Fed Open Market Committee: Operation Twist is extended through the end of the year adding $267B...


Fed Open Market Committee: Operation Twist is extended through the end of the year adding $267B to the total purchased. The Fed is prepared to take additional steps as necessary. Richmond Fed President Lacker dissents, opposing the extension of the Twist.
Comments (25)
  • Stoploss
    , contributor
    Comments (1713) | Send Message
     
    SHOCKER................ LOL!!
    20 Jun 2012, 12:35 PM Reply Like
  • Whitehawk
    , contributor
    Comments (3121) | Send Message
     
    Looks like my prediction on the Twist panned out...and the markets are selling off, for now.
    20 Jun 2012, 12:38 PM Reply Like
  • Tack
    , contributor
    Comments (16260) | Send Message
     
    A near-meaningless extension, as Twist has been money-supply neutral. In fact, M2 has declined slightly since QE ended last June, so this decision won't expand it at all.

     

    This, of course, is the correct decision (or doing even less, per Lacker) as the economy has done just fine since last June without a worthless infusion of more liquidity from the Fed. Monetary velocity will only be improved by higher rates, which will move money out of stagnant unproductive assets. Guess, we're still waiting for that reality to dawn down at Fed headquarters.

     

    P.S. Of course, we'll see the momentary no-QE hysteria in market indices, as the myth that QE has been driving everything dies hard.
    20 Jun 2012, 12:38 PM Reply Like
  • Mike Maher
    , contributor
    Comments (2860) | Send Message
     
    I dont understand the push for more QE. The EU debt crisis has pushed yields lower than the Fed could have, but with all the uncertainty, there isn't a ton of borrowing. Deleveraging takes time, and without more action from the Fiscal side, there isn't much the Fed can do.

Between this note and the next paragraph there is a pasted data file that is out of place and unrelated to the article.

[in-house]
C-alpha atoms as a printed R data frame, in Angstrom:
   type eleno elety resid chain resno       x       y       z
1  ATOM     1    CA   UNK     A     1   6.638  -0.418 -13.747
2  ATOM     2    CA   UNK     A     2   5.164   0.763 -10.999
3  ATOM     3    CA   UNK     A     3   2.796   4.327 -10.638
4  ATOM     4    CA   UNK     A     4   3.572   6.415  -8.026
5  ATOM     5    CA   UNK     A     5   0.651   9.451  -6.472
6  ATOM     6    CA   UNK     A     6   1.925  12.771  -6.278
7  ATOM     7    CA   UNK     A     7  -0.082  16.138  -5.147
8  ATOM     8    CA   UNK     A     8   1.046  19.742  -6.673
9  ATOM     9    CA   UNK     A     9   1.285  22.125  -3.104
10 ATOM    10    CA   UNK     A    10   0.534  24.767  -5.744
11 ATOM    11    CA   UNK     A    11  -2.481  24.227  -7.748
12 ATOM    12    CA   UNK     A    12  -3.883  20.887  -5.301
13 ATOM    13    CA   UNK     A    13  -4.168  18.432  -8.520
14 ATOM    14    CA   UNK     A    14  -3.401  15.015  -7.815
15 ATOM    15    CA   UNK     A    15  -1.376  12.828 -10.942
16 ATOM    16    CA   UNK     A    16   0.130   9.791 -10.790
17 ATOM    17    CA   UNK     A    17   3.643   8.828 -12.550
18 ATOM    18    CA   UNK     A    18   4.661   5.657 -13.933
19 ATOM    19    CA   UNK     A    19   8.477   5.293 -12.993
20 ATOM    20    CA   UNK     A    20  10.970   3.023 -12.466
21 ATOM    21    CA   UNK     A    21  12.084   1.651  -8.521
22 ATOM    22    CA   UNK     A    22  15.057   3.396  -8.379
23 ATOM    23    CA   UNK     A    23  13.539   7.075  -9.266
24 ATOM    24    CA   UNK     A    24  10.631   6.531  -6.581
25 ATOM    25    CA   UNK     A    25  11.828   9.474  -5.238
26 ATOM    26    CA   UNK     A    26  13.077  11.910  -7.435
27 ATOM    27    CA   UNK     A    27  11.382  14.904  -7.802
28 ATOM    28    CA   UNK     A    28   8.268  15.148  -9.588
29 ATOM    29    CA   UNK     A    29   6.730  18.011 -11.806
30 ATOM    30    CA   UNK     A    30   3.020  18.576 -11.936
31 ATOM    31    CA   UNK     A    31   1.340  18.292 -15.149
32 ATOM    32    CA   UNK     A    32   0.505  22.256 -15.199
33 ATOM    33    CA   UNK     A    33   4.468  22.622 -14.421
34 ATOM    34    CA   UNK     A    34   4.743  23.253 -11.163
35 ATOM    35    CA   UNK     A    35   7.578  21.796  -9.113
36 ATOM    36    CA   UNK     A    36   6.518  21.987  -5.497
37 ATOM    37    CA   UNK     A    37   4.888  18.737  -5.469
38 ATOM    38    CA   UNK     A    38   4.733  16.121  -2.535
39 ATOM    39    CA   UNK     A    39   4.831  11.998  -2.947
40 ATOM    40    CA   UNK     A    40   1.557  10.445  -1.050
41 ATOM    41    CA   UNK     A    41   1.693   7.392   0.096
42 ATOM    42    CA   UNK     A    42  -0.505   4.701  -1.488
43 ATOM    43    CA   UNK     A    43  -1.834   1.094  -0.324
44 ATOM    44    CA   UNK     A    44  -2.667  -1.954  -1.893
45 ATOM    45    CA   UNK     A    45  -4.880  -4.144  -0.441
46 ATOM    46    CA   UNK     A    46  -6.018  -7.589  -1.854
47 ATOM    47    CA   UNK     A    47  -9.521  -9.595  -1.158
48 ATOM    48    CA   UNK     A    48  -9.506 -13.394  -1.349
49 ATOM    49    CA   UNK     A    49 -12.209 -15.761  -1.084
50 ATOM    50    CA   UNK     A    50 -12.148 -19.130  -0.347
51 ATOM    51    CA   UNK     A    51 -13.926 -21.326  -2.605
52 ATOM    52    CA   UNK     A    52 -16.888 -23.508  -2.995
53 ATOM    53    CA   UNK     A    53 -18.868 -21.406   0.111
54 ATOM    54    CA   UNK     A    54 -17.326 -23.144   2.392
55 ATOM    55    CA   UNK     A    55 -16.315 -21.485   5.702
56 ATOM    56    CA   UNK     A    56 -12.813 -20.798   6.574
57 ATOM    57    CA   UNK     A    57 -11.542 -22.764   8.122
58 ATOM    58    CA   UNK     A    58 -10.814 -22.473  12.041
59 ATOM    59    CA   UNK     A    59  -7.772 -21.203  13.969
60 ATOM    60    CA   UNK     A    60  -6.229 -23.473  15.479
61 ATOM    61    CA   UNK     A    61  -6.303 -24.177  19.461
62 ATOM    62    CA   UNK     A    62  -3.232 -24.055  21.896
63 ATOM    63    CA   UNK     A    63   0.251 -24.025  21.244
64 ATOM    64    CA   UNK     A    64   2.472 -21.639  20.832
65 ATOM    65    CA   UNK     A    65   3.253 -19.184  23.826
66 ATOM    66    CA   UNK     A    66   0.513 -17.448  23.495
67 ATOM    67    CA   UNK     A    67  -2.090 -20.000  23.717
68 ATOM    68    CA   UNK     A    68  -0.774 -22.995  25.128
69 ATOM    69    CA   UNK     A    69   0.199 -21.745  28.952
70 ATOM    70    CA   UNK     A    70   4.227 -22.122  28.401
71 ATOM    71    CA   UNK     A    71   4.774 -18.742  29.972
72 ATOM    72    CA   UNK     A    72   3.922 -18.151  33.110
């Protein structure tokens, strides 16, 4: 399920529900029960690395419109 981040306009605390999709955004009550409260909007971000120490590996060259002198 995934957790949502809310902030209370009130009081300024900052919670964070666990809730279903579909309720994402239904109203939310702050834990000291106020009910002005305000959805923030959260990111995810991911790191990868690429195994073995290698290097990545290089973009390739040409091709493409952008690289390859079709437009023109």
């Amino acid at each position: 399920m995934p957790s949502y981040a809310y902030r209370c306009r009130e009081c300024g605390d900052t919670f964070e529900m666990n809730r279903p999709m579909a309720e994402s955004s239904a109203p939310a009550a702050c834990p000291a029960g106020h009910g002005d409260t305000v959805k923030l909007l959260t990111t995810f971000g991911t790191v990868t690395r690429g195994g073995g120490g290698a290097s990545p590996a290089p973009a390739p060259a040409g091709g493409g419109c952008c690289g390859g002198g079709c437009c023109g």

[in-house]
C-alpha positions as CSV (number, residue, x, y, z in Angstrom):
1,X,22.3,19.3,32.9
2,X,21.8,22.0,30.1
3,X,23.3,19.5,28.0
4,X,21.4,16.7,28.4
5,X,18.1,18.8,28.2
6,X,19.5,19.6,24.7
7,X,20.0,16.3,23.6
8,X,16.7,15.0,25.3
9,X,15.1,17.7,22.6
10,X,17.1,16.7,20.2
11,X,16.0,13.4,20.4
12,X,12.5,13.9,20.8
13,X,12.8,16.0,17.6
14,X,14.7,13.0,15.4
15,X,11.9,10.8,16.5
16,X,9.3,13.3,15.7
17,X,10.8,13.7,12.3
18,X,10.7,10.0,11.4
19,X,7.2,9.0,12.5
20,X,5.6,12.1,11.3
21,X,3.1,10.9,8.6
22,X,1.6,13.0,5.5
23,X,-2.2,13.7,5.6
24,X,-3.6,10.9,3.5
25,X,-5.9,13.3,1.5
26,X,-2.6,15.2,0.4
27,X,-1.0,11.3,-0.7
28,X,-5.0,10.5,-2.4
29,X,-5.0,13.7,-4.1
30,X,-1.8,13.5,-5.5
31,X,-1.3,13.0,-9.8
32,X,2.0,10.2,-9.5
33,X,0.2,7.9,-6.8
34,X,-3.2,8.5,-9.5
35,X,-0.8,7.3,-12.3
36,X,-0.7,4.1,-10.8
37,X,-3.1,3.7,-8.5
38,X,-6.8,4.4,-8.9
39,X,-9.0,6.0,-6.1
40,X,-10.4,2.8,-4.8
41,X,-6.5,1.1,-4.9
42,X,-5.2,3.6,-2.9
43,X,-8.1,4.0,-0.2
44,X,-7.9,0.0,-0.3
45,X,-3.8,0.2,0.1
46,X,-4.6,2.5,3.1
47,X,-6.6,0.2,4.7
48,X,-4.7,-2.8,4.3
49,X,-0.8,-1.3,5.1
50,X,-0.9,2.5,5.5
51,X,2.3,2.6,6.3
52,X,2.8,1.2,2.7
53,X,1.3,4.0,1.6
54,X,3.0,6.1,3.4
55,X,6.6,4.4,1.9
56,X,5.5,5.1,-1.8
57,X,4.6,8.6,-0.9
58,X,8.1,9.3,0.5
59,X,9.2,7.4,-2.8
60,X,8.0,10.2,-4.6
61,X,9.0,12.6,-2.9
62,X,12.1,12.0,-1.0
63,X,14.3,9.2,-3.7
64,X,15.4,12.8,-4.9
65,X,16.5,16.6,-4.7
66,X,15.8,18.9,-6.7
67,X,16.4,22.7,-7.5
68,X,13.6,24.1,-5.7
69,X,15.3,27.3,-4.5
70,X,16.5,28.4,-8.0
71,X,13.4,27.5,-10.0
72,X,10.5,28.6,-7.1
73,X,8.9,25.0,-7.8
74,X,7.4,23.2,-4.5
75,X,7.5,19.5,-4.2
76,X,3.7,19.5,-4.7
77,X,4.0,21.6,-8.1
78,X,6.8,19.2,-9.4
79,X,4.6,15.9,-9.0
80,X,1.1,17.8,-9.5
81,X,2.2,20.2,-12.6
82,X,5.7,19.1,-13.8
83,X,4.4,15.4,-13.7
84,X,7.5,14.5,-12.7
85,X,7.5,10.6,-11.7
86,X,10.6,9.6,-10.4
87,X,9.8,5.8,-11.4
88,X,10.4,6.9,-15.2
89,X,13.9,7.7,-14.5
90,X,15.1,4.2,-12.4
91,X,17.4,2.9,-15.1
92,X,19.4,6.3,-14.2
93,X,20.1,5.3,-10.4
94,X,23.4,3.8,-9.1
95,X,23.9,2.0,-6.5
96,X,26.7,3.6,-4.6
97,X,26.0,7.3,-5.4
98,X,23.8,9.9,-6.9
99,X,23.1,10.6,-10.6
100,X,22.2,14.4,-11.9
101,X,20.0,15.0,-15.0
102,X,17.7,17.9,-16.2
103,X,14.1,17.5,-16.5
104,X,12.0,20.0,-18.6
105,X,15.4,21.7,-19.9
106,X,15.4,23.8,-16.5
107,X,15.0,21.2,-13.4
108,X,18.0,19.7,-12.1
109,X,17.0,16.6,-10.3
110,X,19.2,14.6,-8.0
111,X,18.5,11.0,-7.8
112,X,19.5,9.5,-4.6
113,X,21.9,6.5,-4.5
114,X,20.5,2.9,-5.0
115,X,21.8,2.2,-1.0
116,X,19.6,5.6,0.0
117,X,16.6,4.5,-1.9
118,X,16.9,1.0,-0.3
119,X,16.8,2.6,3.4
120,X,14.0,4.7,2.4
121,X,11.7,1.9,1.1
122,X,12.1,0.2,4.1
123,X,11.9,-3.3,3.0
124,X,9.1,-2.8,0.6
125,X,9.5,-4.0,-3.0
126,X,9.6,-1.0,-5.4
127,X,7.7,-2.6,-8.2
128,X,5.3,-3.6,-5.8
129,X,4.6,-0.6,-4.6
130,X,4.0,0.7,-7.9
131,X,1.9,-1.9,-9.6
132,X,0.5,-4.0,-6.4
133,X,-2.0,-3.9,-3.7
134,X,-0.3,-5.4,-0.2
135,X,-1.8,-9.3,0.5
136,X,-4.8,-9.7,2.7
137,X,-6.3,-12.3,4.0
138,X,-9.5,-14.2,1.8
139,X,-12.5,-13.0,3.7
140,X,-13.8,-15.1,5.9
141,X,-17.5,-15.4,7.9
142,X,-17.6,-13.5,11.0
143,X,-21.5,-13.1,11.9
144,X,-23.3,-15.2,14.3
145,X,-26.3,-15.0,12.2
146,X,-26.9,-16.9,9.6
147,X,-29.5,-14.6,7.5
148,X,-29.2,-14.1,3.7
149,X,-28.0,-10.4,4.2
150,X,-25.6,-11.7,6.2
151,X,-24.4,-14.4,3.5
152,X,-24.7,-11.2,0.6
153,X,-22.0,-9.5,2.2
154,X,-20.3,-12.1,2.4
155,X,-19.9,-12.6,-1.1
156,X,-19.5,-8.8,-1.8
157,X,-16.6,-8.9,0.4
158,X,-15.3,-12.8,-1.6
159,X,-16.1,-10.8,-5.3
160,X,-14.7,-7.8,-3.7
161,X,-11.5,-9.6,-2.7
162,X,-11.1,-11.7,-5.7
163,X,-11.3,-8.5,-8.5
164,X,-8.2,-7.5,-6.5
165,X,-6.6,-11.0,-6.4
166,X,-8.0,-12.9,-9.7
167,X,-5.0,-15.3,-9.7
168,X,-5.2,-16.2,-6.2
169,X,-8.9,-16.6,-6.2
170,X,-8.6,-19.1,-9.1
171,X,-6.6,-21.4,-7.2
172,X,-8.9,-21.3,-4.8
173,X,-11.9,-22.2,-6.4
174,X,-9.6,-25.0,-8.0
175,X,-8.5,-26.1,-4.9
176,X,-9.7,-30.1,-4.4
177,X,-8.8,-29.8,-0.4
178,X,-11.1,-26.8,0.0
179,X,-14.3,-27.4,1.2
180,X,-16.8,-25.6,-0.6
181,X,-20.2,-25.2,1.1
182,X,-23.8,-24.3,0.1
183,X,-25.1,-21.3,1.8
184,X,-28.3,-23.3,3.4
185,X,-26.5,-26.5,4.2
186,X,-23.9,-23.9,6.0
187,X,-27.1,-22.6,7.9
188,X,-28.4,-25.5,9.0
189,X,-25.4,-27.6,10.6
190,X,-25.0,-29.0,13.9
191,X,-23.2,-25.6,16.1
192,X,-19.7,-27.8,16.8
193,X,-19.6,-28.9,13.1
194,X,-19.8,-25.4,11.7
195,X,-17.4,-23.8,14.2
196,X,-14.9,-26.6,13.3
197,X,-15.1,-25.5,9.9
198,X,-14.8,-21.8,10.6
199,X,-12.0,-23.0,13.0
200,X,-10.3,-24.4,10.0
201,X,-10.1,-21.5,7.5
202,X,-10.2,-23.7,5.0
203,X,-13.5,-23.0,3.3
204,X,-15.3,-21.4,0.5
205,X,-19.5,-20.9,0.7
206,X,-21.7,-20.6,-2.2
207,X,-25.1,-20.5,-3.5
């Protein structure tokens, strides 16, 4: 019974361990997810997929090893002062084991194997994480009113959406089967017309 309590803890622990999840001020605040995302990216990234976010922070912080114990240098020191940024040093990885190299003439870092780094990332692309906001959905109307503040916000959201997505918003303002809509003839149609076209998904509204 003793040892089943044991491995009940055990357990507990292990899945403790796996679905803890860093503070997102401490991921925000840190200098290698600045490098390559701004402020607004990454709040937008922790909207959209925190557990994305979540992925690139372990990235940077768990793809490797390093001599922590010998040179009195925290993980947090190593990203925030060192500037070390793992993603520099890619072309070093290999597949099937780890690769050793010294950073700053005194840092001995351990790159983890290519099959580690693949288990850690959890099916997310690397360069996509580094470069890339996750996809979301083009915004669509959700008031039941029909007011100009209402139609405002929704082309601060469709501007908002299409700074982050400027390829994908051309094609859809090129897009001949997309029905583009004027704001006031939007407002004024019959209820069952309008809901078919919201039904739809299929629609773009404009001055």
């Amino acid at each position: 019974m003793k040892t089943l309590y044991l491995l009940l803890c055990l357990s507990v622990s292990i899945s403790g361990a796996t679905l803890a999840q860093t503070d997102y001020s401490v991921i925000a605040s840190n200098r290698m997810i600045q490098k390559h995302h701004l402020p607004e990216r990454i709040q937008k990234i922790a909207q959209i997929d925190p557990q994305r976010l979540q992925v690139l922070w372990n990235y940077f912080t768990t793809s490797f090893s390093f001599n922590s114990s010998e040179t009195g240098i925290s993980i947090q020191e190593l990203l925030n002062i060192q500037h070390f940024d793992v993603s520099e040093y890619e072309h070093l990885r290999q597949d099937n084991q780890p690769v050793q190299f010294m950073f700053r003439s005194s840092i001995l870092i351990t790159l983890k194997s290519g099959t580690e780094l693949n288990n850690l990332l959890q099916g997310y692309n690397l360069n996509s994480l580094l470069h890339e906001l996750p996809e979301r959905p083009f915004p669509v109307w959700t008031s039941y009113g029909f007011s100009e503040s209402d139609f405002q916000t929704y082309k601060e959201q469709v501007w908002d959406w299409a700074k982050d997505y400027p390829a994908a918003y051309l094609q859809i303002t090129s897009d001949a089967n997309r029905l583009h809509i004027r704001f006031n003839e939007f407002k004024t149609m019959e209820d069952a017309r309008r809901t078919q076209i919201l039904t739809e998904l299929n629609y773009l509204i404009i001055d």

20 Jun 2012, 12:43 PM Reply Like
  • Herr Hansa
    , contributor
    Comments (3130) | Send Message
     
    The push is that debt financing is at a very low point. If there are concerns about cumulative debt, this is a way to allow the U.S. lower debt financing. The downside for investors is that there is little to be gained from investing in Treasuries.
    20 Jun 2012, 02:05 PM Reply Like
  • Ray Lopez
    , contributor
    Comments (1818) | Send Message
     
    Some stats: the Fed has manufactured about 2T dollars out of thin air. M1/M3 are about $1.4T (last I checked) and about $7T. Of this $2T because the Fed is giving about 0.25% to banks if they don't lend out the money, and it counts under Basil II as 0% risk (i.e., it does not force banks to raise their capital ratio more) the upshot is banks get "free money" and no risk if they keep this money unlent. Of course nobody is really asking to borrow money but that's almost beside the point. Now consider this: what if the Fed stops paying 25 basis points interest to banks and they lend out this money? It will increase M3 by 28%. That might be inflationary?
    21 Jun 2012, 01:42 AM Reply Like
  • Herr Hansa
    , contributor
    Comments (3130) | Send Message
     
    Notice in the last Fed statement they mentioned "deflationary" pressures. The U.S. is turning Japanese.

     

    Interest paid on excess reserves is something I see as a problem, and my feeling is that cutting that out would spur lending. However, there are some prominent economists who talk it up too much, and as we get closer to Basel III it becomes less likely to change that policy. The velocity of money is slowing.
    21 Jun 2012, 02:40 PM Reply Like
  • Tack
    , contributor
    Comments (16260) | Send Message
     
    Herr:

     

    Cutting out the interest on reserves might have a marginal effect, but what they really should be promoting is higher rates at both ends of the curve, instead of flattening the curve, which is doubly negative to monetary velocity.

     

    Once the banking system was saved, the Fed and all the well-intentioned regulators have been foolishly looking backward at the just-occurred 100-year flood and planning for the next one, rather than concentrating on rebuilding. It's as if they are mandating that banks do nothing, by paying them for parking money and setting excessively high reserve reequirements. None of this spurs lending or economic growth.
    21 Jun 2012, 02:49 PM Reply Like
  • DividendLion
    , contributor
    Comments (58) | Send Message
     
    That'll make all the difference. Away we go to 1,000 years of economic growth and streets covered in gold!
    20 Jun 2012, 12:40 PM Reply Like
  • kyleg17
    , contributor
    Comments (174) | Send Message
     
    ^ha
    20 Jun 2012, 12:43 PM Reply Like
  • detto
    , contributor
    Comments (76) | Send Message
     
    Gold getting pummeled, destroyed....

     

    LMAO at the buggers and zerohedge!!!!HahahaHah...